Dr. Elizabeth Parks and her colleagues recently did a study where 6 people (4 men and 2 women) all went through three different experiments. One time, the participants drank a solution containing 100% glucose (85g of total carbohydrate; 340 Calories worth) while fasted in the morning. Another time they had 50% glucose and 50% fructose (this is a lot like drinking soda or another beverage with high fructose corn syrup). Finally, they were also fed 25% glucose and 75% fructose on another occasion. Additionally, the participants were fed a standard lunch with each experiment four hours after the “breakfast” sugar drink.
The researchers actually showed at the end of the experiment that both of the higher fructose solutions resulted in significantly higher fat production in the body than the pure glucose solution did immediately after drinking the beverage. The high fructose drinks also cause a greater storage of fat from the standard lunch meal. WOW! The same calories, all carbohydrates, but the fructose made more fat in the body!
Other Recent Fructose Research
After reading a popular story on the research above and the original research paper, I decided to do a search of the recent fructose research. A recent article in the Current Opinion in Lipidology showed that high-fructose, but not high-glucose, diet increased circulating fat after eating.
In another study overweight post-menopausal women were given diets to maintain their weights. Thereafter, the women were given diet with the same number of Calories, but with 25% of the Calories coming from high-fructose beverages. The women’s circulating fat 14 hours after eating was 141% higher afer the fructose beverages were included in the diet. And many more research papers can be found.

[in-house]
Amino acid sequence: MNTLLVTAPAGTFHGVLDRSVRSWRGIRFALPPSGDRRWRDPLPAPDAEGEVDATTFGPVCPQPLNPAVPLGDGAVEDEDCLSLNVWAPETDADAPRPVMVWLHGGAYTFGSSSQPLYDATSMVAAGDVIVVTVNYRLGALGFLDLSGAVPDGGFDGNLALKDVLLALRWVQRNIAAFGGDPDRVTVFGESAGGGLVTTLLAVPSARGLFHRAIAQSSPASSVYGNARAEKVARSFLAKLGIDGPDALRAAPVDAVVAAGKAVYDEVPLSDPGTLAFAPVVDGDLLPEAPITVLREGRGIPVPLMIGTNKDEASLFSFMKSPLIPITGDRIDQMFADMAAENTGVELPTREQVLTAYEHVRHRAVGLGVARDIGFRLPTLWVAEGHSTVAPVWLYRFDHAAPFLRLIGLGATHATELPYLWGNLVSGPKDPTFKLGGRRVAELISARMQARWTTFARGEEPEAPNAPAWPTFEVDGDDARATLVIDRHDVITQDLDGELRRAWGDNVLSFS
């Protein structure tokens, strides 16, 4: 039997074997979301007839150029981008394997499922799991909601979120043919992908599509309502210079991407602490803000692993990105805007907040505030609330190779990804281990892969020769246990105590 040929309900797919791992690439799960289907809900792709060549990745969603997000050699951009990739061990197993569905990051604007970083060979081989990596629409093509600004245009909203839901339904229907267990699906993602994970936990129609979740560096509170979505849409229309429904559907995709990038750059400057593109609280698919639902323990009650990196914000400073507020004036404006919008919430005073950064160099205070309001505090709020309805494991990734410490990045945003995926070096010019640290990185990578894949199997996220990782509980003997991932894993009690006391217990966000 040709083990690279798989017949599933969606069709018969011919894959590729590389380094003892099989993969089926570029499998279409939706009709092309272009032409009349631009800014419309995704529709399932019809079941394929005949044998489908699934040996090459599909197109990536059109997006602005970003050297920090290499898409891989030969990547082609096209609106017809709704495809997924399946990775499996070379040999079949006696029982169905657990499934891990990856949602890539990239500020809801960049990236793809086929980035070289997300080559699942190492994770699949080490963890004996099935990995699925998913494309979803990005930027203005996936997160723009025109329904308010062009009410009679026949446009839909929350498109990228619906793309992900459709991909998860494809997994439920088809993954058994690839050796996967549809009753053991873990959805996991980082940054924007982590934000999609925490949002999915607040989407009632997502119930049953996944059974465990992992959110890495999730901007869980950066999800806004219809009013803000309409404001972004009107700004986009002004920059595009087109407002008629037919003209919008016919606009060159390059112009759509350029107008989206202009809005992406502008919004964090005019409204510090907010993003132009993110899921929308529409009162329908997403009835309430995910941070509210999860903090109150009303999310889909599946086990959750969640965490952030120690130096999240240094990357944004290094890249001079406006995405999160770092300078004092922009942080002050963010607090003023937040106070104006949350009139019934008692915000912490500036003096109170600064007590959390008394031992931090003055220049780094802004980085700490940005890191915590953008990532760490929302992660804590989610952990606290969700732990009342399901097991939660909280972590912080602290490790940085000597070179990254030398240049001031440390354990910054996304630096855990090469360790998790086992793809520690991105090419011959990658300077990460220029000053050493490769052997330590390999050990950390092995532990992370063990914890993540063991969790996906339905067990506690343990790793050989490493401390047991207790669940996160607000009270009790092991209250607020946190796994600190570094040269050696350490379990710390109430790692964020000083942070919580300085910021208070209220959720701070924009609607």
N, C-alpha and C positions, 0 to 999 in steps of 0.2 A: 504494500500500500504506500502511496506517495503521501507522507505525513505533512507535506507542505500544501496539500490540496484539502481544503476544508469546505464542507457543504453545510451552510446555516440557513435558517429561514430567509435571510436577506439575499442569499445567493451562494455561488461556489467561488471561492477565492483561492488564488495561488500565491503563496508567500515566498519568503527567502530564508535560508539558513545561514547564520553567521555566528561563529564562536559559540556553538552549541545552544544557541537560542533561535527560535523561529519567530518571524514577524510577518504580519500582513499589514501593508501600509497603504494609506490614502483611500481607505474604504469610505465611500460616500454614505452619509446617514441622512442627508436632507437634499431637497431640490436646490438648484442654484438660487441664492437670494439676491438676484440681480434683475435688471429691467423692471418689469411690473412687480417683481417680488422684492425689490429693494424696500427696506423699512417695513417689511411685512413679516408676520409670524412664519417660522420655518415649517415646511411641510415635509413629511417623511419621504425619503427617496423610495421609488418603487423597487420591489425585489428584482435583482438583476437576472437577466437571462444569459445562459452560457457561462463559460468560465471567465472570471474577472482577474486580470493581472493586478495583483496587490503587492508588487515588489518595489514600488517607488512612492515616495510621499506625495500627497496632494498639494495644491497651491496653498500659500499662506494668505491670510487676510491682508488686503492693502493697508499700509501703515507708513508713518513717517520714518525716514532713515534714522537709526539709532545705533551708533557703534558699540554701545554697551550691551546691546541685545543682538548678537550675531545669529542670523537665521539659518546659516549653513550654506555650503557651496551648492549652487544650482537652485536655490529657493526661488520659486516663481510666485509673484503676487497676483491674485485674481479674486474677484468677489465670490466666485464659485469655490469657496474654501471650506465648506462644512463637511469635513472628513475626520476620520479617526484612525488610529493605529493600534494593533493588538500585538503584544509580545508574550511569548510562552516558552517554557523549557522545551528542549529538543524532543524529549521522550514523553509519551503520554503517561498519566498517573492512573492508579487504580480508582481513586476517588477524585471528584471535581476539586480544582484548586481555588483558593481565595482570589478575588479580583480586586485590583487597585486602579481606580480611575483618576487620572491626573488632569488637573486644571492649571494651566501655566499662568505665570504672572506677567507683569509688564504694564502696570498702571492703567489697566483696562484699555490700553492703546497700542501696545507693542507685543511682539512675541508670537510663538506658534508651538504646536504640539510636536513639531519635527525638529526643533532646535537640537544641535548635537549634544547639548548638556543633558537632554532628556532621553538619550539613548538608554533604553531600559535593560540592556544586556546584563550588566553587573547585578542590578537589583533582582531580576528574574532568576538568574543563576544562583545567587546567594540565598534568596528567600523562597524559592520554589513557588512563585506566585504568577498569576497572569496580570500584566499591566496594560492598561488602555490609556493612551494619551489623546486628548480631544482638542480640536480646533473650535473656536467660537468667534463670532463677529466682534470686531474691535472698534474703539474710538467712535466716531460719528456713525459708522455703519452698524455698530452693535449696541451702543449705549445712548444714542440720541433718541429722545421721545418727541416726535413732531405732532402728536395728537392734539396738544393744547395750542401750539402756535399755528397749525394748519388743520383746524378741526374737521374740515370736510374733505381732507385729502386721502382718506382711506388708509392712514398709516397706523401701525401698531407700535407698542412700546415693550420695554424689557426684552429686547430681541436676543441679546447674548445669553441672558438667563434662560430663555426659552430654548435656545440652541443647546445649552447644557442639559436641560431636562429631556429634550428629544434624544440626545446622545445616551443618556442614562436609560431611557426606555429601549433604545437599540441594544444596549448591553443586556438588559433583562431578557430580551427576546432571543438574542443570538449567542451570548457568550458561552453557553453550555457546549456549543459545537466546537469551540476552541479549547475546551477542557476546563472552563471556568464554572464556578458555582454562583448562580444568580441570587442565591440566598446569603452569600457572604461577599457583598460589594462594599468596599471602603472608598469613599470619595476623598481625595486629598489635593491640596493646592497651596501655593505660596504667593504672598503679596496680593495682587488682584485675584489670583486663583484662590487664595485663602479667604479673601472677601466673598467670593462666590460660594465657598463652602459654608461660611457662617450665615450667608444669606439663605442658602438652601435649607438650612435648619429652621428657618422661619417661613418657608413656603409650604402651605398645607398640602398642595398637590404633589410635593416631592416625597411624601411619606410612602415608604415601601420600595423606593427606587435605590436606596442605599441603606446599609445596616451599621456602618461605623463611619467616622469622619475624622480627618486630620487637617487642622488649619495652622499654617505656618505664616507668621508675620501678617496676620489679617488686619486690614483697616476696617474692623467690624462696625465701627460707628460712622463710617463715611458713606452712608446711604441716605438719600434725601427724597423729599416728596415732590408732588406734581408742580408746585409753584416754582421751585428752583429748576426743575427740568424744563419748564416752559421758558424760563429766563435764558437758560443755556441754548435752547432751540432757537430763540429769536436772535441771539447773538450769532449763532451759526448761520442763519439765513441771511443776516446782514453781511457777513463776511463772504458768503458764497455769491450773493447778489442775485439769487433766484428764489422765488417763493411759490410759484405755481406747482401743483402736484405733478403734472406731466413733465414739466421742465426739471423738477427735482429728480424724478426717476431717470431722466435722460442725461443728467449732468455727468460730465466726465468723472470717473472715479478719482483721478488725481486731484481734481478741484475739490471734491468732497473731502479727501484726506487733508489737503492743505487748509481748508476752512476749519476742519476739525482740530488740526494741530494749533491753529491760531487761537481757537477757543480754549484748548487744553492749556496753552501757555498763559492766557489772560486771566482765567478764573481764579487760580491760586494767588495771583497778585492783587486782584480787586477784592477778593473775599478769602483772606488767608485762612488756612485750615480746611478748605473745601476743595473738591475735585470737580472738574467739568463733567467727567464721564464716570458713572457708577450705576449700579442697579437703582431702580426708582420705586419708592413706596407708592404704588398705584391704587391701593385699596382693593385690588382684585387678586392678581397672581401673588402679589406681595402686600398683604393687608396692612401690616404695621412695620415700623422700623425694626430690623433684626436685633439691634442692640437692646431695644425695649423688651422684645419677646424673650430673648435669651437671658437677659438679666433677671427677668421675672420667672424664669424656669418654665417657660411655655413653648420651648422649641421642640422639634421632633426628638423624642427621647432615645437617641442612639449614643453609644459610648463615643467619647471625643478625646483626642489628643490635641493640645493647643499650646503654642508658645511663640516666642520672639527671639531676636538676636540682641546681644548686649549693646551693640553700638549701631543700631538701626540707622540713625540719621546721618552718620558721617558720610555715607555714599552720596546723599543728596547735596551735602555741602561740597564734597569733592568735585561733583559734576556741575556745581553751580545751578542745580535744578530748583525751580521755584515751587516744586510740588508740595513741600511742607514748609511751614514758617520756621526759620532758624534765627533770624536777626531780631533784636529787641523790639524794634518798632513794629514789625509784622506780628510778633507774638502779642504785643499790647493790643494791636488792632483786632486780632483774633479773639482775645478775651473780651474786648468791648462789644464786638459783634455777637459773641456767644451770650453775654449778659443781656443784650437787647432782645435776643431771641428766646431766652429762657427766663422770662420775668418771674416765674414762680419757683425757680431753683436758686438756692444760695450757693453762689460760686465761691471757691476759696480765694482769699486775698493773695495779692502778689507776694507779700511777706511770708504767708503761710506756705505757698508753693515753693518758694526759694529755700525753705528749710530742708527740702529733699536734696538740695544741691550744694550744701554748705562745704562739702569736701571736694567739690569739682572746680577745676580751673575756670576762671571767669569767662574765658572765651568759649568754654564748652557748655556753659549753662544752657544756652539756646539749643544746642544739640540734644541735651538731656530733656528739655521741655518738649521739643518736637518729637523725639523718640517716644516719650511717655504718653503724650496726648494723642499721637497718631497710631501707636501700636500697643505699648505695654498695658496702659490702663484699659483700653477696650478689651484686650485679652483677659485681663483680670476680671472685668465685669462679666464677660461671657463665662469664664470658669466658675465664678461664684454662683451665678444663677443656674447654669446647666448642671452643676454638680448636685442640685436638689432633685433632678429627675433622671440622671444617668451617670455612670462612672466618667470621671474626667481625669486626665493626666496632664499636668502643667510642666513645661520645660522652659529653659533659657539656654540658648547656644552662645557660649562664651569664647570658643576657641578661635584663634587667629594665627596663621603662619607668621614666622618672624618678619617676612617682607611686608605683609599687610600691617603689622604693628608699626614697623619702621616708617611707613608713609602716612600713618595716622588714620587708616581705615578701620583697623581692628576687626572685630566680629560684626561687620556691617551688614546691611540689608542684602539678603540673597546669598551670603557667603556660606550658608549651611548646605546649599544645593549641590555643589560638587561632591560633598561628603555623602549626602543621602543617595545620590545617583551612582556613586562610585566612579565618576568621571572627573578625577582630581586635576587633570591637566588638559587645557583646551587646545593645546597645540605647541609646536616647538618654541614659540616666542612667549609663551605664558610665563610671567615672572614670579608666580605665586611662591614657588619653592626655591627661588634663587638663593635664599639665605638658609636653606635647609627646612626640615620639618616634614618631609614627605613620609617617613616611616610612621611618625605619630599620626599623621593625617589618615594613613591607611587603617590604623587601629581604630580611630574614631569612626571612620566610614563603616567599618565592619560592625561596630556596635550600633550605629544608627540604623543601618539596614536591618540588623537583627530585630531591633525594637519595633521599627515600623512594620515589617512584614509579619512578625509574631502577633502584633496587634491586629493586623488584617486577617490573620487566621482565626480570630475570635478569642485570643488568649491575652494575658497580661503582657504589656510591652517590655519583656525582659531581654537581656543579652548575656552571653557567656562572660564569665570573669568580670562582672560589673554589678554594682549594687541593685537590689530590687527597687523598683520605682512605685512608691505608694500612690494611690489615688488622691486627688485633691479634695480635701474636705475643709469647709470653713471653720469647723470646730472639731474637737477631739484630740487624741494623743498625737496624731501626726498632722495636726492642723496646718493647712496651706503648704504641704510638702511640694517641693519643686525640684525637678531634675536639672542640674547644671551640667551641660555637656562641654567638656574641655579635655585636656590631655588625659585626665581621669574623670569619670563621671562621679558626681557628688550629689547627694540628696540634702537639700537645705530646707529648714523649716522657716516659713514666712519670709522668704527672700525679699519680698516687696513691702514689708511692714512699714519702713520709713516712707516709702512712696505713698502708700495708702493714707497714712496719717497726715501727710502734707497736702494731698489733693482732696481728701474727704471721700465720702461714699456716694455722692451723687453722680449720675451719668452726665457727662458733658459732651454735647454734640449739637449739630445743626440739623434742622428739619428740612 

Sports Nutrition Application
In the first study, where the three different sugar drinks were given, the participants had they drink in a fasted state, in the morning. That means two things 1) liver glycogen was probably low because the carbohydrate reserve was used to maintain blood sugar throughout the night 2) general energy state in the body was low; yet, a high fructose drink still caused the increased fat production. This means that the carbohydrates were NOT being used to replace lost glycogen stores after a fast.
Athletes fatigue during endurance events when glycogen stores wane. If your fuel/carbohydrate sources of choice is not metabolically primed to make glycogen, it may be time to consider another source of carbohydrates for optimal performance. This is, of course, pure speculation. But you cannot go wrong by carbing up with a source that will definitely come into your liver as glucose, namely, the “complex” sources listed above. Note that gatorade has sucrose syrup (50% fructose) and glucose-fructose syrup (unknown amount of fructose) as the carb-providing ingredients. Honey is a good source of glucose. A carb drink can easily be made at home with water, honey, lemon and a little salt.